EU competition regulators wait to board Ryanair
We have a strange relationship with super-disruptors such as Amazon or Uber. They have undoubtedly changed our lives for the better but somehow we still don’t quite trust them.
Ryanair has utterly transformed European aviation in the past quarter century but no one has friends or acquaintances who don’t badmouth it. The carrier, Europe’s largest, is a kaleidoscope of contradictions, the low-fare airline whose accounts now reveal how it is merrily emptying our pockets.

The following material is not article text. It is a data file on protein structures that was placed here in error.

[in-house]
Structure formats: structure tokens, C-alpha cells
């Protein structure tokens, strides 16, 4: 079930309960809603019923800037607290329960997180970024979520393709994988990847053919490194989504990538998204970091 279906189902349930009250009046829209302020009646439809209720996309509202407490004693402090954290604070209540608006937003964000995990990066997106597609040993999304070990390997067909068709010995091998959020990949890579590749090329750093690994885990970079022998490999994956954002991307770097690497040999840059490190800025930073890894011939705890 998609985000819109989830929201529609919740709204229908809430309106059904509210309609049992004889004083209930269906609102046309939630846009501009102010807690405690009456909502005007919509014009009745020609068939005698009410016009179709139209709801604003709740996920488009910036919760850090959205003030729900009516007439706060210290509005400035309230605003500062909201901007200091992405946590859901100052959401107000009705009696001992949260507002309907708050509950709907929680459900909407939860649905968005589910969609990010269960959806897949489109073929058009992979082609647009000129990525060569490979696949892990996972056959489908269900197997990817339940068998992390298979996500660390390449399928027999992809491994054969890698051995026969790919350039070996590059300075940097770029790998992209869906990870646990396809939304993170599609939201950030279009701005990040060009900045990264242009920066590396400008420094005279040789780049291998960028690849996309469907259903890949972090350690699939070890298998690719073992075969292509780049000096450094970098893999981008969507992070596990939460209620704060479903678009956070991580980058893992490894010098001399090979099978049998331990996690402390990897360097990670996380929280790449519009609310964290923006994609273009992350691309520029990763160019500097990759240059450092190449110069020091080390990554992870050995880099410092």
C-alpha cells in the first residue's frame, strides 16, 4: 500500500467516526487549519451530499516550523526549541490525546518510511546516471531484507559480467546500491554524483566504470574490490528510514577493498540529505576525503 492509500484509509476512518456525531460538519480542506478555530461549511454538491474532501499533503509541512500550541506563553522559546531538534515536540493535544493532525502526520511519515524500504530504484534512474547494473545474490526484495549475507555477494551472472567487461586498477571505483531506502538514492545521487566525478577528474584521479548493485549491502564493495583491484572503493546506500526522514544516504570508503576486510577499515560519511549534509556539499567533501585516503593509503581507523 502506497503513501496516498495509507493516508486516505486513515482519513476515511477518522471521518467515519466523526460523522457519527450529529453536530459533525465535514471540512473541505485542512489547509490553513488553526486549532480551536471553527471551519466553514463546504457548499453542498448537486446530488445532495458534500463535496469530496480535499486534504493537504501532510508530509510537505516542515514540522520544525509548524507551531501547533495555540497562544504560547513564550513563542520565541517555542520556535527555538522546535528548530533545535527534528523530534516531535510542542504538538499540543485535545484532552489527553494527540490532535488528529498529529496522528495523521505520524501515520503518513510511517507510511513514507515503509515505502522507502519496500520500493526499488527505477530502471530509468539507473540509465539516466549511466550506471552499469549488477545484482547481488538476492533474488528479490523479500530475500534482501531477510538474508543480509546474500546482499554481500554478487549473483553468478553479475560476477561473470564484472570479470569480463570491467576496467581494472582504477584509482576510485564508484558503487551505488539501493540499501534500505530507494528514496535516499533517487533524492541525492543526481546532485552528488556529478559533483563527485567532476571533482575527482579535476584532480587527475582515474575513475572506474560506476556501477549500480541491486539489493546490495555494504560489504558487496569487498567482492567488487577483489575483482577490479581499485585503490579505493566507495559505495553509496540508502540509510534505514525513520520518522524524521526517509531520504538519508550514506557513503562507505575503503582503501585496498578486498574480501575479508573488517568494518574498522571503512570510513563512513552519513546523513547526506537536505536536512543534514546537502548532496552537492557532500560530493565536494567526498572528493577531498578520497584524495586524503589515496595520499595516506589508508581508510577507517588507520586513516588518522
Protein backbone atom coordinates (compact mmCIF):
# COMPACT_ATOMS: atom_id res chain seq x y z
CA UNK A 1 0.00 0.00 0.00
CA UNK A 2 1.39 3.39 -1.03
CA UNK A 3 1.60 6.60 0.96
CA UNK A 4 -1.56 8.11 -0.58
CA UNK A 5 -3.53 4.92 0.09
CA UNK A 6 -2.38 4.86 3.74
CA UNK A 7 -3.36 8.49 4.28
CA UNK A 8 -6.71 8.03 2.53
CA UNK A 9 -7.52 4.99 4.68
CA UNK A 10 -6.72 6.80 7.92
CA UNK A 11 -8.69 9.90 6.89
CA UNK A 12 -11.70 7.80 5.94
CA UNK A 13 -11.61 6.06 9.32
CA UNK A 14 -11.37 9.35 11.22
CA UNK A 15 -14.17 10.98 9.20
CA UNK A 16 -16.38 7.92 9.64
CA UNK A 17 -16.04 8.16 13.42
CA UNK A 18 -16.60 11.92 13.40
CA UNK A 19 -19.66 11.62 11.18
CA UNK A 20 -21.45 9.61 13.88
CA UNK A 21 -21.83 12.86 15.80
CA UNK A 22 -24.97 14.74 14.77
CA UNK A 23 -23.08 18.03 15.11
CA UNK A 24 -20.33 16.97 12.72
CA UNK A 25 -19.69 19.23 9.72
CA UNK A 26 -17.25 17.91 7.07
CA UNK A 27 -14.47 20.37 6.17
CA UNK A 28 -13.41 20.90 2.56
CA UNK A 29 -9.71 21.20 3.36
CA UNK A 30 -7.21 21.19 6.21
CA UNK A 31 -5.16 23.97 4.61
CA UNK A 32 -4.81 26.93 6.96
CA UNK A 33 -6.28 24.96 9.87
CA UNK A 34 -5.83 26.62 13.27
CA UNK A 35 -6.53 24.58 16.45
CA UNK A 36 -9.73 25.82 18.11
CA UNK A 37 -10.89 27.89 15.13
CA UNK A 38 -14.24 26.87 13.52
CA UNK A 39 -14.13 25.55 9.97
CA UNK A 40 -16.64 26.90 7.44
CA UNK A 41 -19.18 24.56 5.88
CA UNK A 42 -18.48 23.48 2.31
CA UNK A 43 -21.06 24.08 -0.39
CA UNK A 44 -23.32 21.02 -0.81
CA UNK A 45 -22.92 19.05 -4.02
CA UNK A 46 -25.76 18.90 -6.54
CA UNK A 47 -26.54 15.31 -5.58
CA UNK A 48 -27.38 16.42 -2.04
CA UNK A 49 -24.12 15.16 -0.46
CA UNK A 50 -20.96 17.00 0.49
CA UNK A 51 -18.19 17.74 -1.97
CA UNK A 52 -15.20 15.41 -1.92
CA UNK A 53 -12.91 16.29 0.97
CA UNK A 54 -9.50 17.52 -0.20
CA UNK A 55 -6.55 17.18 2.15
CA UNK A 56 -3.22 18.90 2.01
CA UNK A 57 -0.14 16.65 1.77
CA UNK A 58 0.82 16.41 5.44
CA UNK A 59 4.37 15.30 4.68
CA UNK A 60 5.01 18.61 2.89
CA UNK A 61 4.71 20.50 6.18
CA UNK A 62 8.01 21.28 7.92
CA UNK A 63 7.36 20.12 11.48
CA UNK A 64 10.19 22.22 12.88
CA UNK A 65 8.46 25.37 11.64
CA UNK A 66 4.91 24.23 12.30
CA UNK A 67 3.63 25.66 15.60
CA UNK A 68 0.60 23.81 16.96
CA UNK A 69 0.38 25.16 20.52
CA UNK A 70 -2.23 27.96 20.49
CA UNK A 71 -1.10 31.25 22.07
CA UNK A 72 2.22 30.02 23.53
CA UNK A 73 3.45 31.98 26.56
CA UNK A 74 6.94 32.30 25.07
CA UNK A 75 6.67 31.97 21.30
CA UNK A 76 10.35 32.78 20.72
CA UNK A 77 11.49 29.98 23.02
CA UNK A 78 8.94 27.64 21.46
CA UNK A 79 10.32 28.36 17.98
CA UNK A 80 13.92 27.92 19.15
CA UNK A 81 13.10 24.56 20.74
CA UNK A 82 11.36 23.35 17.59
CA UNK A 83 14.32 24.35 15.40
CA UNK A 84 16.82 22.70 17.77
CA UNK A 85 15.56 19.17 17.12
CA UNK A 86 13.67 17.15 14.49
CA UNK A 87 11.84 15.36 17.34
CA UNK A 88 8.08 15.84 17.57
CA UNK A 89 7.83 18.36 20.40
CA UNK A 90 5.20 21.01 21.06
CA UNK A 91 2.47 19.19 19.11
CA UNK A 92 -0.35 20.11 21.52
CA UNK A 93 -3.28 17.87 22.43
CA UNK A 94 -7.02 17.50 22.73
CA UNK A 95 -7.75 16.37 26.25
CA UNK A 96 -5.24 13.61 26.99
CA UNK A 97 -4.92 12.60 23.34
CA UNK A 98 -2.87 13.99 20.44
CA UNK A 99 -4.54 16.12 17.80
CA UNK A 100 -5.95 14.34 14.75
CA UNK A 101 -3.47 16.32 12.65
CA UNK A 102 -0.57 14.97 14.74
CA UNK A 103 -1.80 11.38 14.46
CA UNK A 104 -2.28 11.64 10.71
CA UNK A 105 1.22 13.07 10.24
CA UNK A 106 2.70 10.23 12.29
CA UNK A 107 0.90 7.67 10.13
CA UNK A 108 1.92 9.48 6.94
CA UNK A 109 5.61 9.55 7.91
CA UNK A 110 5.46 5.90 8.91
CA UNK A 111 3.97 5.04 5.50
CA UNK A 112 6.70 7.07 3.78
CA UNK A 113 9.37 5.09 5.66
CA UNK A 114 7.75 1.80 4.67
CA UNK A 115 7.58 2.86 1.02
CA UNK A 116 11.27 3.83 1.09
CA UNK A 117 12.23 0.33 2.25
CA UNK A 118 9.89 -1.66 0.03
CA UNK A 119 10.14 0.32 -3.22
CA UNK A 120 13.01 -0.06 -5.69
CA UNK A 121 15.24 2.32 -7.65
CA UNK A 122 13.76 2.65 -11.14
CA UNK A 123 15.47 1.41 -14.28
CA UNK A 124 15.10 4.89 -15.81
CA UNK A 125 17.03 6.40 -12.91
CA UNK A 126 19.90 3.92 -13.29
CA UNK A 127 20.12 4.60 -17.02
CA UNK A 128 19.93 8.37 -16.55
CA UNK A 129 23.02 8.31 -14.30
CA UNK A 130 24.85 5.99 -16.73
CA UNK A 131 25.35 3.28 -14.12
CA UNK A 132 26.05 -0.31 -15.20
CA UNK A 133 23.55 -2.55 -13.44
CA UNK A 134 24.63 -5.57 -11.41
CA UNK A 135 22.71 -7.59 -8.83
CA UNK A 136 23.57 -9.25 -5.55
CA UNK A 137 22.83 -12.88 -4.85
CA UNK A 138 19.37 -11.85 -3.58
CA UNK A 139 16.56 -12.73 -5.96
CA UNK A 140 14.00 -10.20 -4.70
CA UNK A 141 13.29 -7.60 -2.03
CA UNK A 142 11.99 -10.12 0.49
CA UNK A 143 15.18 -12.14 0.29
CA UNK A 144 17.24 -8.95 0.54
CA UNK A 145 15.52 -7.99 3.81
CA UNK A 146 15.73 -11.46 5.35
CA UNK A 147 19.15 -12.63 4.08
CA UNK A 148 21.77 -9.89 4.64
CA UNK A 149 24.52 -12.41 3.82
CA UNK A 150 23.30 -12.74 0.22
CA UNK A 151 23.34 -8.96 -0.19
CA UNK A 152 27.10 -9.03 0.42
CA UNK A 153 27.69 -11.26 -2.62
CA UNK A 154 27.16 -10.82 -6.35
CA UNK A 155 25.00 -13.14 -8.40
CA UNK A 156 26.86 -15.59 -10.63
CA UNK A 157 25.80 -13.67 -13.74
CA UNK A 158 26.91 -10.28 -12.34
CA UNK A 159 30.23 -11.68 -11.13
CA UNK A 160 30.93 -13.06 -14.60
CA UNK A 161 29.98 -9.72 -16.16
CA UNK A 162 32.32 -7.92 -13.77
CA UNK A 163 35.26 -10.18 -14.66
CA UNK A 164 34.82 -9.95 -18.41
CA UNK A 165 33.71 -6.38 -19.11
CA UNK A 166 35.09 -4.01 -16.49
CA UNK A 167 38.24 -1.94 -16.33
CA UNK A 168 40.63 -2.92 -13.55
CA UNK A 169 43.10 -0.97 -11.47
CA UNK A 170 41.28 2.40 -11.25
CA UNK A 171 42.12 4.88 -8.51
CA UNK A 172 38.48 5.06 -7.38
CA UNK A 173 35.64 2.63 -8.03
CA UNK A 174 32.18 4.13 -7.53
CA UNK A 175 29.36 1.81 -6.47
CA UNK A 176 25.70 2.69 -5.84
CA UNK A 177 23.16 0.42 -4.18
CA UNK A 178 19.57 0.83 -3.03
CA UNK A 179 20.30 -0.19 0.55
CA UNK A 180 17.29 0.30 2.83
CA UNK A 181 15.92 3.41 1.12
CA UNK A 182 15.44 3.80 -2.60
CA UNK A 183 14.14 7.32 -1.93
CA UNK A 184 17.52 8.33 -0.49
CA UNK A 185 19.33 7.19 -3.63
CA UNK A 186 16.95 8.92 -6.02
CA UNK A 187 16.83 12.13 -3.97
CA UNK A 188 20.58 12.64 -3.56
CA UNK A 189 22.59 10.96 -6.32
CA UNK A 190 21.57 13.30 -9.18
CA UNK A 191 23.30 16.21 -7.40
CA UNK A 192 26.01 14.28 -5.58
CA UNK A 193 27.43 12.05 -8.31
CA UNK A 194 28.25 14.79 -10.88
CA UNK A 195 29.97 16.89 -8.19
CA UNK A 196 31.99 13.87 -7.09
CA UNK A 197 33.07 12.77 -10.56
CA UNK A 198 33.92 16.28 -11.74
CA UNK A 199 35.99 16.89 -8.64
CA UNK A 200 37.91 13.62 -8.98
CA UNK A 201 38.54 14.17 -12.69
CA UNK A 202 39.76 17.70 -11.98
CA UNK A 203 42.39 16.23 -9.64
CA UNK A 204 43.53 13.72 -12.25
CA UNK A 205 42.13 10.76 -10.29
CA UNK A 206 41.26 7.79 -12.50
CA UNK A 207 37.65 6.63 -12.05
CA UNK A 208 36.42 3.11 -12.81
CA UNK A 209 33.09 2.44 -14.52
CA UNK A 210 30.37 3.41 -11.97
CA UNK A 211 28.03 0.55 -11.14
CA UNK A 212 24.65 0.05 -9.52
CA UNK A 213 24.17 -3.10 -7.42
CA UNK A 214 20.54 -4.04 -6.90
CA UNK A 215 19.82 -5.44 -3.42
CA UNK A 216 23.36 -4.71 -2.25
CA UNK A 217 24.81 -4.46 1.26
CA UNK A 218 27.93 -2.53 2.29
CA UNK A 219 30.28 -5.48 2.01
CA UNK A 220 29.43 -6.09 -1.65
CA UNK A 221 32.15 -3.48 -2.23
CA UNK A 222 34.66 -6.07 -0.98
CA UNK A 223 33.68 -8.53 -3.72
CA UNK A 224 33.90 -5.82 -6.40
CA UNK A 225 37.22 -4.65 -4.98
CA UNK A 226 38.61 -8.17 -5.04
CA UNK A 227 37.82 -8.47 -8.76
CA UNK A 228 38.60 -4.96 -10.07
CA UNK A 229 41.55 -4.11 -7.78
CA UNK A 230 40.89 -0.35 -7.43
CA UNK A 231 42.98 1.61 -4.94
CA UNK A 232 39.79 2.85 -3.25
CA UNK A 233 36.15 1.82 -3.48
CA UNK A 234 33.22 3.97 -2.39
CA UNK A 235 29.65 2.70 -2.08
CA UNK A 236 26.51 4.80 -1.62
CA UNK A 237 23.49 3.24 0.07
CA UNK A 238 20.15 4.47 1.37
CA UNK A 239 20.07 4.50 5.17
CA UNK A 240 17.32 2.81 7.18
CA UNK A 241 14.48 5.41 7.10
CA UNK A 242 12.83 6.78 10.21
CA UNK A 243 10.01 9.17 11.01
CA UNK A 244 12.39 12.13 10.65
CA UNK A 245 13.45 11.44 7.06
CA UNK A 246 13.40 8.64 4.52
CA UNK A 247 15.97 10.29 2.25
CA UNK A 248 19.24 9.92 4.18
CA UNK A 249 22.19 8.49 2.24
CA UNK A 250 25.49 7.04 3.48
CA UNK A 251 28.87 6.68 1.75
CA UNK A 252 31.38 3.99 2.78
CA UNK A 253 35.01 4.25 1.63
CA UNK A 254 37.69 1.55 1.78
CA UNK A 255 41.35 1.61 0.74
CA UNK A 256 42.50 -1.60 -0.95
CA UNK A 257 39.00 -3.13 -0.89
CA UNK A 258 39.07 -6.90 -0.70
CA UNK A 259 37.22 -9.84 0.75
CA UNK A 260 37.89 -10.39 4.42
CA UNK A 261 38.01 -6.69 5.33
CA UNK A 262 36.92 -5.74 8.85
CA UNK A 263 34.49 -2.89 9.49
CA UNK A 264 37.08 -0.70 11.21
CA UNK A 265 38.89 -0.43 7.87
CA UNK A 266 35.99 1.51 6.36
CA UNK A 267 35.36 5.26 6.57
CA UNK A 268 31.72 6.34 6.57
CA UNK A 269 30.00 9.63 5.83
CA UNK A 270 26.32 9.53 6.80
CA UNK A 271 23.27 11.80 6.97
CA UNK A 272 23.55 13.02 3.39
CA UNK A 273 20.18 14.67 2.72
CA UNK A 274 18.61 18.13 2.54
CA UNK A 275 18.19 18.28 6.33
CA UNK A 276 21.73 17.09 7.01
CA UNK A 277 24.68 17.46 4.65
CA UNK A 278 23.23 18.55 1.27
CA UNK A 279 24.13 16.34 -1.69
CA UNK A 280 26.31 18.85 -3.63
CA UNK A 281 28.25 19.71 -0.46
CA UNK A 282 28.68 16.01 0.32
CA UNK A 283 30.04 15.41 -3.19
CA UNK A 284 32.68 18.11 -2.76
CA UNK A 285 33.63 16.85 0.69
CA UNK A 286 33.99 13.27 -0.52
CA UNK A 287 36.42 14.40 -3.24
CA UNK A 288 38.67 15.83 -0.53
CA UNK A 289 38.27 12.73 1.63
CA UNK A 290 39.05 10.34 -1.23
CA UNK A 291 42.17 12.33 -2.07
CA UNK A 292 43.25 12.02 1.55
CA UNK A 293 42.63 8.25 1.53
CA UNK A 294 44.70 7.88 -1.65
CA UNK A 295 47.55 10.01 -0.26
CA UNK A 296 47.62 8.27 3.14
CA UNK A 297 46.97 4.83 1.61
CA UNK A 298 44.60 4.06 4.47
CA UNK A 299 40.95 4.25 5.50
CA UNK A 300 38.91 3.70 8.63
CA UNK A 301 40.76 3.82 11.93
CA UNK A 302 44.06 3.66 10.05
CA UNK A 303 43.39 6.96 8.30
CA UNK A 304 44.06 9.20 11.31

In the past year Ryanair’s revenue per passenger, a proxy for the fare but also including all those unseen charges and fees, has gone up a staggering 30 per cent. That is a comparison with the heavily discounted fares to keep people flying during the pandemic. But even so, compared with